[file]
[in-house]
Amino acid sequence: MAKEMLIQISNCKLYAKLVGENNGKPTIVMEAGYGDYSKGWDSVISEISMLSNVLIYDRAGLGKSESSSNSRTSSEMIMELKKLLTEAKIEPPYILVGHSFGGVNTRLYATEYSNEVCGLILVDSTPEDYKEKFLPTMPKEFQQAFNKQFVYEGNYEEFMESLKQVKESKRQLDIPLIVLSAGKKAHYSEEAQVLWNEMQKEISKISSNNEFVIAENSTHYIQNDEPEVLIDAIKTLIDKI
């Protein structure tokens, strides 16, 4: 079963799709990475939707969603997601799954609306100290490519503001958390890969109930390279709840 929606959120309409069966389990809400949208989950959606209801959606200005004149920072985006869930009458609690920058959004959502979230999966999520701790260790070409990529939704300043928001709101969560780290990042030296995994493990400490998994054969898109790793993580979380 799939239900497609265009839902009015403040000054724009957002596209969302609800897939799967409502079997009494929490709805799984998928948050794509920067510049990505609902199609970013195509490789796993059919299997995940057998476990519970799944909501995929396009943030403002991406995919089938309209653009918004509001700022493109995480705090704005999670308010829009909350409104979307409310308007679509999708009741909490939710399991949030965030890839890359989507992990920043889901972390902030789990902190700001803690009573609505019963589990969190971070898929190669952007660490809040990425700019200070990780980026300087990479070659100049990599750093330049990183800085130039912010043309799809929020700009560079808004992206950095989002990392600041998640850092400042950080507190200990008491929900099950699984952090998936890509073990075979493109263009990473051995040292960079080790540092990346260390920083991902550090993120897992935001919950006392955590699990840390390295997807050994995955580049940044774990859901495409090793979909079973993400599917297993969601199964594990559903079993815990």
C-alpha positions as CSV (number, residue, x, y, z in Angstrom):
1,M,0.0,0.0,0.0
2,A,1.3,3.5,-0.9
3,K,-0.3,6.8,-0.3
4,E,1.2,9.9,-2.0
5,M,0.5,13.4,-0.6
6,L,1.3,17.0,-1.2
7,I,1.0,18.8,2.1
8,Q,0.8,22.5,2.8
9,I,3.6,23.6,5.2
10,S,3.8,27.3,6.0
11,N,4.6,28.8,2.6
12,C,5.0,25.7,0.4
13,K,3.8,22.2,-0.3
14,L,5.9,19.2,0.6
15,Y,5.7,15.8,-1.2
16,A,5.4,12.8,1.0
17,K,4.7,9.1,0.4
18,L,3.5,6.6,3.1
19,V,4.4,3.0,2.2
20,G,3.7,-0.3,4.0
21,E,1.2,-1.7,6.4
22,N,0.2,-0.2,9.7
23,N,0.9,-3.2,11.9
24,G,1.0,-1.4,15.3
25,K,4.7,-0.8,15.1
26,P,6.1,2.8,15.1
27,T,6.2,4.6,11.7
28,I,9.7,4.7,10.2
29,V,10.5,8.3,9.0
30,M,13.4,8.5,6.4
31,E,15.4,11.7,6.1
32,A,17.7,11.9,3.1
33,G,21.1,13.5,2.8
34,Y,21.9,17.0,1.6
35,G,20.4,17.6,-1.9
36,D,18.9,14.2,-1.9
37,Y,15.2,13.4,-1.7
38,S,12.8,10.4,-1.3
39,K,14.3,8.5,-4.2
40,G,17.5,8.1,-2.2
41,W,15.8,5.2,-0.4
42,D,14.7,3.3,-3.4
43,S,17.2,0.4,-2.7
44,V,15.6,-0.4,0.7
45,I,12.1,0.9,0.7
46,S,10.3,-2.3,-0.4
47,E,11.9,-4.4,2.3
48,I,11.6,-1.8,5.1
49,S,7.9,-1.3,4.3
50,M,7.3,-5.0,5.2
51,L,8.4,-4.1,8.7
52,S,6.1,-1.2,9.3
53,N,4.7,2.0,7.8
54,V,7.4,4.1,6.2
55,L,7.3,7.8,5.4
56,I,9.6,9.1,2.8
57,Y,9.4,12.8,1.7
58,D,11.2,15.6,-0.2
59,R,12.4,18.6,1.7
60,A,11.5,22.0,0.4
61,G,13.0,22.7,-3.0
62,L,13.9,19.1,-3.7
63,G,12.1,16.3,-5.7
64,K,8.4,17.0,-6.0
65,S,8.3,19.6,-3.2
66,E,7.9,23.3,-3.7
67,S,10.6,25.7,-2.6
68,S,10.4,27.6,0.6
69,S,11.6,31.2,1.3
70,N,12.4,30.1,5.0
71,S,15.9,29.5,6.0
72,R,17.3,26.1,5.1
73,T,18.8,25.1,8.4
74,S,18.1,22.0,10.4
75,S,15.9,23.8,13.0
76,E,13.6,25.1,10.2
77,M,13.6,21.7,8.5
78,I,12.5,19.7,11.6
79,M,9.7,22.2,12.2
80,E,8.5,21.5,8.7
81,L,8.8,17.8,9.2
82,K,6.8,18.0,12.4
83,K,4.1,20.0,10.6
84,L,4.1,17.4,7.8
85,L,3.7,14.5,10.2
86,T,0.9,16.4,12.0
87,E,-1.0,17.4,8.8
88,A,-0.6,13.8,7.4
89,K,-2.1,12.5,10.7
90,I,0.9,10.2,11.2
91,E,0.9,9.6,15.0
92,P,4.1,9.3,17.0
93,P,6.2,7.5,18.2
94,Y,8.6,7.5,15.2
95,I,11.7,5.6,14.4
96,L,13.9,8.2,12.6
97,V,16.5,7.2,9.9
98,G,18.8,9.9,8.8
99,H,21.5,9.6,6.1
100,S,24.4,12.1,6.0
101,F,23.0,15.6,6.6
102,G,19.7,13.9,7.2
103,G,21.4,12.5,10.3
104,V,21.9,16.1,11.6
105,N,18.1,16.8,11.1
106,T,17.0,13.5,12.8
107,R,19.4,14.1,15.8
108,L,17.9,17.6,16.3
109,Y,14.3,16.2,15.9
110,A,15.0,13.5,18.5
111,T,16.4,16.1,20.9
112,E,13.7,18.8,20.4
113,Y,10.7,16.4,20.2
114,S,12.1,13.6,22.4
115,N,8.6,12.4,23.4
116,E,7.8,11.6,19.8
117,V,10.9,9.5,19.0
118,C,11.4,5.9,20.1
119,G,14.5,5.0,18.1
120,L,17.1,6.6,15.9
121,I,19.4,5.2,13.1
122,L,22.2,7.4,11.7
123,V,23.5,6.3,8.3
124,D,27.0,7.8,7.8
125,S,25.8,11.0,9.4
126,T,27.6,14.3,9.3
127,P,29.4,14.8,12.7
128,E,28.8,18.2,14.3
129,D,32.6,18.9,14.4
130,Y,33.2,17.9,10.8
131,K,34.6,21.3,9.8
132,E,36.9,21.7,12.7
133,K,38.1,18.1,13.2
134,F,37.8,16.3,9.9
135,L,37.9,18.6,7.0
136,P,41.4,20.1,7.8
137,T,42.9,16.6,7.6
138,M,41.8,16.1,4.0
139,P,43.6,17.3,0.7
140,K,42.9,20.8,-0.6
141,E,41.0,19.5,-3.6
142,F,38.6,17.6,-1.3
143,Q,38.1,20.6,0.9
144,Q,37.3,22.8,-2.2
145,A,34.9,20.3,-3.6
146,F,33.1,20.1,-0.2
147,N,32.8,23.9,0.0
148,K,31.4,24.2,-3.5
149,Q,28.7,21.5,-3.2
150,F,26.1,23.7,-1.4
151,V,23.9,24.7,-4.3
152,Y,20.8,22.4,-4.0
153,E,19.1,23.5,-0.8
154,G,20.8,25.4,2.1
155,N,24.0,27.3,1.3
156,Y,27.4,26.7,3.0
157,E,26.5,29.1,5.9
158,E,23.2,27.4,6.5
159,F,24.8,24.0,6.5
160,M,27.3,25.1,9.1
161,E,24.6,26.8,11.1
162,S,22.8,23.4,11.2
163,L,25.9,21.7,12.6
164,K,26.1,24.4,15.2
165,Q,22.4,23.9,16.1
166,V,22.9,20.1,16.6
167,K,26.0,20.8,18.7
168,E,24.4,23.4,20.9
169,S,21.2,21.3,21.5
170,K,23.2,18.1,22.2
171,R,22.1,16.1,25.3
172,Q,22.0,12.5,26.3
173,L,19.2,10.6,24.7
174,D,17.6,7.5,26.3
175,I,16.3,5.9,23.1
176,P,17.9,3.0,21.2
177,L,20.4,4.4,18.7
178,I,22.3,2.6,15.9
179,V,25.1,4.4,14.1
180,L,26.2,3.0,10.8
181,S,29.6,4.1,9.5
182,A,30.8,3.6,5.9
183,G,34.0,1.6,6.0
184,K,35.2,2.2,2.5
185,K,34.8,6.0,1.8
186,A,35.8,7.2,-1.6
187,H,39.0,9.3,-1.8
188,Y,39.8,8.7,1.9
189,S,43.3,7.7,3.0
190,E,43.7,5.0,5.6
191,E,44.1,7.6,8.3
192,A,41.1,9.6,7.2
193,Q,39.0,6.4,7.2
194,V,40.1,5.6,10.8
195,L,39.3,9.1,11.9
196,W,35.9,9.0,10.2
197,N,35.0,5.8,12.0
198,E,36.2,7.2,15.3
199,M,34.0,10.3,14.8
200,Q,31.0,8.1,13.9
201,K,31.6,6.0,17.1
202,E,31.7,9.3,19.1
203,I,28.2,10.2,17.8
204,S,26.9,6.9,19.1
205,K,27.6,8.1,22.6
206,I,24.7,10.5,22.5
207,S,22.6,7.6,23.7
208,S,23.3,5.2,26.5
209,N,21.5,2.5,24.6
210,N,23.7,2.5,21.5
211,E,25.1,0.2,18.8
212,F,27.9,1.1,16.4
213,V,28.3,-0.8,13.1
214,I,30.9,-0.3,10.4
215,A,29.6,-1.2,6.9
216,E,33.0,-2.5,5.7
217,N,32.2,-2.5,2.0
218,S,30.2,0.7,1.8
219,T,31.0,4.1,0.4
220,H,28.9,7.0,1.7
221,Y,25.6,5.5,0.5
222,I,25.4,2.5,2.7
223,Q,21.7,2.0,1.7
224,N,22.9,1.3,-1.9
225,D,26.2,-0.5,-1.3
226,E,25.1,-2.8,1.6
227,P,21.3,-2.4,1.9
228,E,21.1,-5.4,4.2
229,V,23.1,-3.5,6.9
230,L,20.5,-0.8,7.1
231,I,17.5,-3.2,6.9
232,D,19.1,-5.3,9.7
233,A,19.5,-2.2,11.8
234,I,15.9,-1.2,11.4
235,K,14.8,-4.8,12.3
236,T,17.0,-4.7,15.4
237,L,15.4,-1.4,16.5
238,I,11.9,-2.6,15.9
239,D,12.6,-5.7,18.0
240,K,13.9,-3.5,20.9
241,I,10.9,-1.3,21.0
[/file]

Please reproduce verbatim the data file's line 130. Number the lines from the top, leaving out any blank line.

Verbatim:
126,T,27.6,14.3,9.3